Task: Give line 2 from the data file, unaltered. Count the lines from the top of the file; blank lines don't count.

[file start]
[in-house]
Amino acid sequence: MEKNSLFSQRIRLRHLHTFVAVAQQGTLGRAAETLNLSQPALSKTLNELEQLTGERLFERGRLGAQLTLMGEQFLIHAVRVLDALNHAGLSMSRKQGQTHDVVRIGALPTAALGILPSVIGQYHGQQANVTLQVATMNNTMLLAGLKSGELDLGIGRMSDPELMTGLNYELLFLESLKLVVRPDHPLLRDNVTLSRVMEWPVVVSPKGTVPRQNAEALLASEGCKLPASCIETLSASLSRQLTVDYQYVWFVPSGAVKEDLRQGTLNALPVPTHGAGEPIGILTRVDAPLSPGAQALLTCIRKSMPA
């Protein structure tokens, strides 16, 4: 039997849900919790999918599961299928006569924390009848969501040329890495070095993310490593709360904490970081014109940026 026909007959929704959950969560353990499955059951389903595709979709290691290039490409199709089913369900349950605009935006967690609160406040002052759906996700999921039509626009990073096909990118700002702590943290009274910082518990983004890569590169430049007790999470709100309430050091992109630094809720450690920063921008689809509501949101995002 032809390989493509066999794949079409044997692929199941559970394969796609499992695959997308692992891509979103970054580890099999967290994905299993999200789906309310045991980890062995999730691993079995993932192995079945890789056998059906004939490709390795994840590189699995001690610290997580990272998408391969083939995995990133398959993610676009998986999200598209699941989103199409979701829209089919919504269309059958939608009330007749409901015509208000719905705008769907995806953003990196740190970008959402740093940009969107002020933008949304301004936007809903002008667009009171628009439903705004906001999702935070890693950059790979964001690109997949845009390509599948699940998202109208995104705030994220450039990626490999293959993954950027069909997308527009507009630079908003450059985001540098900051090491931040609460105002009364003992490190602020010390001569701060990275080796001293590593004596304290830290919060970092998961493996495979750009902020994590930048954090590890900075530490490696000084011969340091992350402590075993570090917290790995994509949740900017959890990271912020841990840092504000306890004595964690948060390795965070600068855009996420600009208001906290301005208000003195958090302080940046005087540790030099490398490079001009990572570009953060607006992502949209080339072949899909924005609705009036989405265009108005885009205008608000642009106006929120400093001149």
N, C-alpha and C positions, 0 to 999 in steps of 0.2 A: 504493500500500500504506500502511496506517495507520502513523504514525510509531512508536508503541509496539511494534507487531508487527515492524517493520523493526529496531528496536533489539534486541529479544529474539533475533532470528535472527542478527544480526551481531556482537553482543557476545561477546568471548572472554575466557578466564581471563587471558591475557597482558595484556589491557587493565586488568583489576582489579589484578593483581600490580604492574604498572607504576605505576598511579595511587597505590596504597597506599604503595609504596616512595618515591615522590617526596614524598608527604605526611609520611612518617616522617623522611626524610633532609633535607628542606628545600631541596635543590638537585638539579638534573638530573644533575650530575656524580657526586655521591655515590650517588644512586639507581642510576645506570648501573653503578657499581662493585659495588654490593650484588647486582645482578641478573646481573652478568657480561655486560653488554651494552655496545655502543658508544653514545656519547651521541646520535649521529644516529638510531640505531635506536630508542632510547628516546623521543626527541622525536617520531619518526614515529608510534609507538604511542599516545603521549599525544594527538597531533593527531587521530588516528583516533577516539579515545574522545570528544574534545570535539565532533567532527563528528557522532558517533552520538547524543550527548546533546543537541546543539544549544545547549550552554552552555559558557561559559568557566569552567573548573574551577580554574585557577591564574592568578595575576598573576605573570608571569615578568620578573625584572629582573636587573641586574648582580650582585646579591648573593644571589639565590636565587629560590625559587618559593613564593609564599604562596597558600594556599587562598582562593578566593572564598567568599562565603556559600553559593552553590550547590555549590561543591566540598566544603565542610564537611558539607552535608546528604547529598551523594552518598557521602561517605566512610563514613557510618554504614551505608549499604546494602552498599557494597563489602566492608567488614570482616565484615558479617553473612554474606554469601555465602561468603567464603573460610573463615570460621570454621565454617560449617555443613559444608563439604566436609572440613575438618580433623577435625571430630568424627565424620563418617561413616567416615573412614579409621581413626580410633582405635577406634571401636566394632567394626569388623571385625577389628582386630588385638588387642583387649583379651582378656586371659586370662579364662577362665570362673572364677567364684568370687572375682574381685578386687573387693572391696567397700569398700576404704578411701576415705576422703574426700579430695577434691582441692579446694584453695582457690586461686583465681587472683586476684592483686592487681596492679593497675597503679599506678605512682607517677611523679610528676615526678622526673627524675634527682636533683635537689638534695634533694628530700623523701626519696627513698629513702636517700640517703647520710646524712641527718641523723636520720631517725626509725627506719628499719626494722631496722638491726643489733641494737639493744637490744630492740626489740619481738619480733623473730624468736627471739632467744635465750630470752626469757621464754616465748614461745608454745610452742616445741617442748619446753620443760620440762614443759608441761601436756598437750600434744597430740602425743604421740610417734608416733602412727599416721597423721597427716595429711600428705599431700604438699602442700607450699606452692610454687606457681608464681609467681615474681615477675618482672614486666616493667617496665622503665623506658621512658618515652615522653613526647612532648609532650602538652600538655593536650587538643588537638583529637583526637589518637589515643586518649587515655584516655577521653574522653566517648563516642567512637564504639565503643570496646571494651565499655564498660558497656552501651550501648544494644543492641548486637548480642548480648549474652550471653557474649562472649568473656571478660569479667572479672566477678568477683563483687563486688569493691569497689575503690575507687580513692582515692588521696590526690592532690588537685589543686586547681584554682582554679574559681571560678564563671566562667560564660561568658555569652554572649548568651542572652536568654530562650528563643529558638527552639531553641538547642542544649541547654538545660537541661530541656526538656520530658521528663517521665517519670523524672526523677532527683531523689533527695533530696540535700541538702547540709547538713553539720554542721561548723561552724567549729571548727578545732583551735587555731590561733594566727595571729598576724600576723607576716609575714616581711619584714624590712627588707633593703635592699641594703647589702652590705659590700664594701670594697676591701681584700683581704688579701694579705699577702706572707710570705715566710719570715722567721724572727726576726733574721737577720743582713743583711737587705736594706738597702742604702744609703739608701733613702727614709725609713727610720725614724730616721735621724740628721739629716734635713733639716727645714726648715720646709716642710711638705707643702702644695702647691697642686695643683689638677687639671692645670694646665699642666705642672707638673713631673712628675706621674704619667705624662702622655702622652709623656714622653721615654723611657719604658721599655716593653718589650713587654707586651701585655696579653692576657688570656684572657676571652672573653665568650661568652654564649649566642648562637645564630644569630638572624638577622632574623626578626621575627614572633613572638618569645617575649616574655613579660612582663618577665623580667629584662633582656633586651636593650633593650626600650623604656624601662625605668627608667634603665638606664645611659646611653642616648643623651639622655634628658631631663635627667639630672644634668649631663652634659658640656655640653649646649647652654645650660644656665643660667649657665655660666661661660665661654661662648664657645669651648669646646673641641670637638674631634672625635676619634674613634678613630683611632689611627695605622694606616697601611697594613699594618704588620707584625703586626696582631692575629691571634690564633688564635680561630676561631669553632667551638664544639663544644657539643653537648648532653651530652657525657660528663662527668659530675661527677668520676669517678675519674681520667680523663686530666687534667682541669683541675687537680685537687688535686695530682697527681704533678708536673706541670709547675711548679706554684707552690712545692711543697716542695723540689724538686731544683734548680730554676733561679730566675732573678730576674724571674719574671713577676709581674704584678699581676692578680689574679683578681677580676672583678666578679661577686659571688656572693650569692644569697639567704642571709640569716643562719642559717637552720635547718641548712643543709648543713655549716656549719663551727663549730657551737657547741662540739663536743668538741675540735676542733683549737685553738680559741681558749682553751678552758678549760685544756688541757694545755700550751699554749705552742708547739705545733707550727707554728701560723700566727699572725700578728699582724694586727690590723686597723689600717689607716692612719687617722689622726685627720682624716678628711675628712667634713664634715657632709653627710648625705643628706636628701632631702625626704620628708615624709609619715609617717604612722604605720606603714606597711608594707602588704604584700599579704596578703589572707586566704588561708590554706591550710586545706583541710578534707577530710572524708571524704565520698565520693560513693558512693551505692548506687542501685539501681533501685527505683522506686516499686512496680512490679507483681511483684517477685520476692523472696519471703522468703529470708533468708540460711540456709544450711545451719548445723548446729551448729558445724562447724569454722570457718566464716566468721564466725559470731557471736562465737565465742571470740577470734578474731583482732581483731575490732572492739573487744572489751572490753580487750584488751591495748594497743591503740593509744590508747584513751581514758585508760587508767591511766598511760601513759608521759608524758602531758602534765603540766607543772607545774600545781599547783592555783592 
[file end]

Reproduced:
Amino acid sequence: MEKNSLFSQRIRLRHLHTFVAVAQQGTLGRAAETLNLSQPALSKTLNELEQLTGERLFERGRLGAQLTLMGEQFLIHAVRVLDALNHAGLSMSRKQGQTHDVVRIGALPTAALGILPSVIGQYHGQQANVTLQVATMNNTMLLAGLKSGELDLGIGRMSDPELMTGLNYELLFLESLKLVVRPDHPLLRDNVTLSRVMEWPVVVSPKGTVPRQNAEALLASEGCKLPASCIETLSASLSRQLTVDYQYVWFVPSGAVKEDLRQGTLNALPVPTHGAGEPIGILTRVDAPLSPGAQALLTCIRKSMPA